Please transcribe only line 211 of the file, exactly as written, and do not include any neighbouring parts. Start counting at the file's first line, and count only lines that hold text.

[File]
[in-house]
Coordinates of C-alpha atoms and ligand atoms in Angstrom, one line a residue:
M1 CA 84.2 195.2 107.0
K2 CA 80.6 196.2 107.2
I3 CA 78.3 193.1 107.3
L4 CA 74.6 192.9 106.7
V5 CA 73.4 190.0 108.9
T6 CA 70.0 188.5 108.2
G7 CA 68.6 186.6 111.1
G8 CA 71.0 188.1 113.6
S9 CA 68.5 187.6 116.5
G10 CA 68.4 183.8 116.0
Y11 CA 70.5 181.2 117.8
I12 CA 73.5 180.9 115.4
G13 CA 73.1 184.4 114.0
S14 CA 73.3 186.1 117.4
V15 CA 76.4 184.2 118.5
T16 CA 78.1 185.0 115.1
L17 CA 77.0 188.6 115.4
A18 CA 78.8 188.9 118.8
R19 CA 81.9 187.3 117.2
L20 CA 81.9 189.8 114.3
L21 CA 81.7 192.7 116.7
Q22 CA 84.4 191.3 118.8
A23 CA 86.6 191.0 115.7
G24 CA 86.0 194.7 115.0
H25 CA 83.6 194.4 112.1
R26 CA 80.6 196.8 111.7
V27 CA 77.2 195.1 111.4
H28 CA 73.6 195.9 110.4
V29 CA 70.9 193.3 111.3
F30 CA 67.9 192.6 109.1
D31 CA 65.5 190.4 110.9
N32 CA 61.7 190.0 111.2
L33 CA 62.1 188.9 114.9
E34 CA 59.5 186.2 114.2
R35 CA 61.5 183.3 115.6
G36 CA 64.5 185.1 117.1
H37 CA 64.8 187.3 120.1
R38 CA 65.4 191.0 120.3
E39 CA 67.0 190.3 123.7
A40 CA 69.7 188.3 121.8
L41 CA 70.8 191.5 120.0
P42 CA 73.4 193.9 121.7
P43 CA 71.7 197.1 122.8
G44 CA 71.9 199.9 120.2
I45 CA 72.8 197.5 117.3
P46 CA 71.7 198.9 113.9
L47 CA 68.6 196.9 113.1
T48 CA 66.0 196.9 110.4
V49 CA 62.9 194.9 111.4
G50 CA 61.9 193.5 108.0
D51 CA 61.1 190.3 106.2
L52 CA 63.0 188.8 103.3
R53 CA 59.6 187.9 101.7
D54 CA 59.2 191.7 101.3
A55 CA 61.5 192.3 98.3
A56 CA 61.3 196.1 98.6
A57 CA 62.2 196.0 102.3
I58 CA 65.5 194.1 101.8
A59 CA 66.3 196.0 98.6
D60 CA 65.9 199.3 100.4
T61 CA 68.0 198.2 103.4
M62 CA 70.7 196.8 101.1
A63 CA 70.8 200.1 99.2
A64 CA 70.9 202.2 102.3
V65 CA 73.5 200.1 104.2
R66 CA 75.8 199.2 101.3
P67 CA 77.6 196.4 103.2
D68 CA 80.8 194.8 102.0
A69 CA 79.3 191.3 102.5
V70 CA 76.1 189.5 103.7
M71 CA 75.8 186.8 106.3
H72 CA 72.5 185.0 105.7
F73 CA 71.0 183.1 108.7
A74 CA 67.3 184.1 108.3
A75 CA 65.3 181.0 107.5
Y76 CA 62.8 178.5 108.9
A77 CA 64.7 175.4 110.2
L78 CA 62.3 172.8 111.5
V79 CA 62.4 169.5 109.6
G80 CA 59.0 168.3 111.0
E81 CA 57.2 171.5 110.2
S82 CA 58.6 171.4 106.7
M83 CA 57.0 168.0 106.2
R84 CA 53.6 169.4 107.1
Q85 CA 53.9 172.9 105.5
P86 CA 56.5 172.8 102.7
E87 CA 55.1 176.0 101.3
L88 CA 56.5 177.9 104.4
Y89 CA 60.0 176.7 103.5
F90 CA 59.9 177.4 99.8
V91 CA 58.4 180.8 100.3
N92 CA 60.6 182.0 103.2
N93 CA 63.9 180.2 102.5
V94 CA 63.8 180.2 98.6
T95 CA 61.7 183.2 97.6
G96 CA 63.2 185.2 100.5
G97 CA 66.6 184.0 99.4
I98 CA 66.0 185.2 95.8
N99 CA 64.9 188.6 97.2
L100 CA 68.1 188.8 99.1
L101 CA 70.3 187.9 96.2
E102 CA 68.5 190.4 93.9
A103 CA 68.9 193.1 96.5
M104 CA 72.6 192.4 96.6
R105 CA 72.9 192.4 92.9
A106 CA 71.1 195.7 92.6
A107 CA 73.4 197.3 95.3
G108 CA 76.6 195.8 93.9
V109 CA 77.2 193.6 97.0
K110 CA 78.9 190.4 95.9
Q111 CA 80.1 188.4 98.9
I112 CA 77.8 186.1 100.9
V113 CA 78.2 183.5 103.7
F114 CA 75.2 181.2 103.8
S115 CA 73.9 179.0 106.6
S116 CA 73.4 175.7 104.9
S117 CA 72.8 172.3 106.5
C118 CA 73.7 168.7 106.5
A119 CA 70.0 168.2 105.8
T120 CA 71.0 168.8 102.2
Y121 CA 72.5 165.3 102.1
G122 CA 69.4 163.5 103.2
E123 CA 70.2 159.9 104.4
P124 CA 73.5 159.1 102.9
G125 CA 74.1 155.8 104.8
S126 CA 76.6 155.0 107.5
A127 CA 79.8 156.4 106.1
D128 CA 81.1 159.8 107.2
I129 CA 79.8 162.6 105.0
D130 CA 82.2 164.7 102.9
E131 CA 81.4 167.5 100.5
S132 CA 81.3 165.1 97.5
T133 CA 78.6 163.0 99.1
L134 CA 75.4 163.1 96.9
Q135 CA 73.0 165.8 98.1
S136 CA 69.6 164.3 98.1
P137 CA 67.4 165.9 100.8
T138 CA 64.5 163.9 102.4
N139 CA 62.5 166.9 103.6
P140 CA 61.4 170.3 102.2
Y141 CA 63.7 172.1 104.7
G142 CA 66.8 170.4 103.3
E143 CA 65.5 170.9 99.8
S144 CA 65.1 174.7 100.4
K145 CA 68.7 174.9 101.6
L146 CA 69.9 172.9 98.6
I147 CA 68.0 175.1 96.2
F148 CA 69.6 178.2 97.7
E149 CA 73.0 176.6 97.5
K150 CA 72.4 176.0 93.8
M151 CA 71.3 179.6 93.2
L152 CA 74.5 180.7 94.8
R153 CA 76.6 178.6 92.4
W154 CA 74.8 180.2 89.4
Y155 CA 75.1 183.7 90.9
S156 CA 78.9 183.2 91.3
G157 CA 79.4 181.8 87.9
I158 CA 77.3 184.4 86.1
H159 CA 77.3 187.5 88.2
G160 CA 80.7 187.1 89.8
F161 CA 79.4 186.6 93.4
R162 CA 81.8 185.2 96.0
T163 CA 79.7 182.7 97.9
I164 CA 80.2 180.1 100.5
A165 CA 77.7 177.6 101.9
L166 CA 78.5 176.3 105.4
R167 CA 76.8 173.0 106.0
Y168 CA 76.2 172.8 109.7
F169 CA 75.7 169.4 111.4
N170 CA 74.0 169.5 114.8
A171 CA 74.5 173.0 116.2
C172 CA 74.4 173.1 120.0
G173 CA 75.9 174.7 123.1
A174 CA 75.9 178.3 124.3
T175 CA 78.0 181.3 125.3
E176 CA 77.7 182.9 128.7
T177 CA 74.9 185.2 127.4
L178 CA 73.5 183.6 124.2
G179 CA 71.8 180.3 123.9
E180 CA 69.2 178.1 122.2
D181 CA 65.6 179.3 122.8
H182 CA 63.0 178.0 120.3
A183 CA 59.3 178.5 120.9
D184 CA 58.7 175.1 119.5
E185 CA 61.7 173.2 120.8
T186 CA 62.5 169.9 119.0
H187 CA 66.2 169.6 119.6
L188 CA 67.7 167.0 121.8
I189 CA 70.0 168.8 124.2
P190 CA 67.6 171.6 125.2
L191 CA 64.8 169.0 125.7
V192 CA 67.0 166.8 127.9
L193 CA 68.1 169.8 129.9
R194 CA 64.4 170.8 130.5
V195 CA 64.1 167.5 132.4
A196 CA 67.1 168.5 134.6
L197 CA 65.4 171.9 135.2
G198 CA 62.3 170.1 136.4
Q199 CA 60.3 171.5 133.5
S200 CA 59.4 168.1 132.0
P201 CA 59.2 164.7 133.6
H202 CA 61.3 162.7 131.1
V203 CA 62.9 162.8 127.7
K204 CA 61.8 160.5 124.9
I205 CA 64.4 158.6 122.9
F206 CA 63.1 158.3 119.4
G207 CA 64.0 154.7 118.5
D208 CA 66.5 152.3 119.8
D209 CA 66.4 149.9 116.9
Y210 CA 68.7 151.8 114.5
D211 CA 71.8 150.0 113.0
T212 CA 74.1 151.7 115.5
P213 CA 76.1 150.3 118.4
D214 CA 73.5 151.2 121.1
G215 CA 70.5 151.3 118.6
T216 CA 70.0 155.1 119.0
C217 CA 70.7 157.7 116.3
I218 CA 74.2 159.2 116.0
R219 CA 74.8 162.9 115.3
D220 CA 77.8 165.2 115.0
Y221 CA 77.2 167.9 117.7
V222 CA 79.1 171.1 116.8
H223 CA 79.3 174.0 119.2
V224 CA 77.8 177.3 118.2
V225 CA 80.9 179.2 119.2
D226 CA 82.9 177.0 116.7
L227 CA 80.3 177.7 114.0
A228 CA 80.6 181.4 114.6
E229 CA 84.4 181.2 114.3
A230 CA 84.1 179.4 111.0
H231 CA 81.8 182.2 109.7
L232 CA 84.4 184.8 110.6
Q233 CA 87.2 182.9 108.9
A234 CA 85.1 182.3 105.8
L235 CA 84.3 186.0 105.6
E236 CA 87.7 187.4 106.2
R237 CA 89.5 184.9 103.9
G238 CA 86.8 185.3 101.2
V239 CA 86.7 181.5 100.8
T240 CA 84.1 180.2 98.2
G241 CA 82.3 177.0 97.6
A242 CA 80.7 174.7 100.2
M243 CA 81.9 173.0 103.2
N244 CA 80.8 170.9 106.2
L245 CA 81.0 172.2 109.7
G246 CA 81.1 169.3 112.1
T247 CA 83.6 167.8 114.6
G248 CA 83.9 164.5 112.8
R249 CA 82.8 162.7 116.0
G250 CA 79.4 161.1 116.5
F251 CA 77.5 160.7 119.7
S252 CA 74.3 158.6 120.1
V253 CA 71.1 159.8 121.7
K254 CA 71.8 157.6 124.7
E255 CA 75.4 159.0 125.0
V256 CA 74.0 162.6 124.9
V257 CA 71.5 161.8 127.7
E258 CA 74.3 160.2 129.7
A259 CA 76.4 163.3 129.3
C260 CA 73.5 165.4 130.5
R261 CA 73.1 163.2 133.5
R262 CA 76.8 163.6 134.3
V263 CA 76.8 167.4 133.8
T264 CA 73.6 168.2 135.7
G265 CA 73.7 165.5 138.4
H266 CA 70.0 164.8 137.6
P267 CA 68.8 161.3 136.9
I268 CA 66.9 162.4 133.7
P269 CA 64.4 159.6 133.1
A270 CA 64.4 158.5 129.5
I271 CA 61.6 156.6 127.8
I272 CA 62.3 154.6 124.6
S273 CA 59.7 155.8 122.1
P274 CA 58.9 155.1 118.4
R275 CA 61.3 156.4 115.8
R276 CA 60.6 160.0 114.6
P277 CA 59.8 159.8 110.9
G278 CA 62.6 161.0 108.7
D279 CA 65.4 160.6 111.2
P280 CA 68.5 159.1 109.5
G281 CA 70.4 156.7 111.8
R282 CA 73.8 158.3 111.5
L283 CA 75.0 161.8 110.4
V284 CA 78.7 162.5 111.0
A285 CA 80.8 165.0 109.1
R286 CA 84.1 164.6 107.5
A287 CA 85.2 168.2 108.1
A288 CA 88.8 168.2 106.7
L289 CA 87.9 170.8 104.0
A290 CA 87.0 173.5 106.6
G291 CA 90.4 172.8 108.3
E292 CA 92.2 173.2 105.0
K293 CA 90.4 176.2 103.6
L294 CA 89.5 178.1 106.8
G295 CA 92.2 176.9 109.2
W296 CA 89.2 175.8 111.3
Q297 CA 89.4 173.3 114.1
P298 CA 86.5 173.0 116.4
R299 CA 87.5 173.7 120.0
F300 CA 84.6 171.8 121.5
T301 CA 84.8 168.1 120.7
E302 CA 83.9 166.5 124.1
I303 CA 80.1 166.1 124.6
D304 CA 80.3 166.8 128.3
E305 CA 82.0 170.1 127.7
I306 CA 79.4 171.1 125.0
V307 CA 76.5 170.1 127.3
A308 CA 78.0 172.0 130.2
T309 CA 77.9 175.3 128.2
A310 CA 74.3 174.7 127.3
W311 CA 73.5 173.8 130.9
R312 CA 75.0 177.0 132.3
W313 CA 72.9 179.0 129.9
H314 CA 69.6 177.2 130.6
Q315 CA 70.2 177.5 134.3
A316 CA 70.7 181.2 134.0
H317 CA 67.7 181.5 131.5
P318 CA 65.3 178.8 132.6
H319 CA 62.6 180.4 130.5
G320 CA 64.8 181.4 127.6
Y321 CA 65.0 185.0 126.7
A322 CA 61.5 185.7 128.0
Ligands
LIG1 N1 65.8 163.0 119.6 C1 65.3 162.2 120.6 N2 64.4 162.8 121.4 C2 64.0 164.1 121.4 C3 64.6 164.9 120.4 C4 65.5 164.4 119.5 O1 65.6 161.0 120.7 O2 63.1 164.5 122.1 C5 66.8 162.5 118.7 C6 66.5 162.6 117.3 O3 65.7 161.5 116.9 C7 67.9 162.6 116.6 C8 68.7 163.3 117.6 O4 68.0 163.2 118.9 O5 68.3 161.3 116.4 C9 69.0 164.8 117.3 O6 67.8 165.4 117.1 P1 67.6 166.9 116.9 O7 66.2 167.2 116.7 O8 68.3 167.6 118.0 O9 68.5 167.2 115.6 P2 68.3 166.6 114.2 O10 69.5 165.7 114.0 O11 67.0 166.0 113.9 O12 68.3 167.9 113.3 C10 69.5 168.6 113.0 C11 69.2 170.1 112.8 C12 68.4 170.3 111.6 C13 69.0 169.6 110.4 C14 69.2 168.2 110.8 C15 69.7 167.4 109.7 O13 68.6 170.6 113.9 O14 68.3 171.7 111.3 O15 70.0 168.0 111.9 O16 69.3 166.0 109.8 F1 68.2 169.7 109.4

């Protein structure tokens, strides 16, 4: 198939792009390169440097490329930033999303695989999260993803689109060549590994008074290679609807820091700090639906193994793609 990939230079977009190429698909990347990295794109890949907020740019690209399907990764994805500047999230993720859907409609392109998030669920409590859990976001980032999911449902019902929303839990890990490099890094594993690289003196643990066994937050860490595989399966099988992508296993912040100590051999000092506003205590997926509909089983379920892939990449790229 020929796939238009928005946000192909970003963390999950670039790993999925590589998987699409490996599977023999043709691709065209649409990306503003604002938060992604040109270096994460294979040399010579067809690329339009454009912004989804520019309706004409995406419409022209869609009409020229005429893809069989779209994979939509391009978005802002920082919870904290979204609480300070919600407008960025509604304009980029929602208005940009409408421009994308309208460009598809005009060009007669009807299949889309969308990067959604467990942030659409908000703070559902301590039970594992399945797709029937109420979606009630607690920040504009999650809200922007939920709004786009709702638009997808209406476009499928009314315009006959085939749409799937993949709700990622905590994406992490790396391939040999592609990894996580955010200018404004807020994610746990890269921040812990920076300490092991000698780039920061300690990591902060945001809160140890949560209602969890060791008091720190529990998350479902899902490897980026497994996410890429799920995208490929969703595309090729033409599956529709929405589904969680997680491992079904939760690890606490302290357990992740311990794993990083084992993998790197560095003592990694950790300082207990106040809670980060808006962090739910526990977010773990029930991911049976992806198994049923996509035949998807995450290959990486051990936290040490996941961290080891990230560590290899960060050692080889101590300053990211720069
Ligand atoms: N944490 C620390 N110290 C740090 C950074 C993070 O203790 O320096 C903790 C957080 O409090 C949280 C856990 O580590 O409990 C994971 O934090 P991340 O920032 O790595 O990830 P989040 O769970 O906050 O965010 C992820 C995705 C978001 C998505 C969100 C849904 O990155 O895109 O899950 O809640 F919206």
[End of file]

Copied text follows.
D209 CA 66.4 149.9 116.9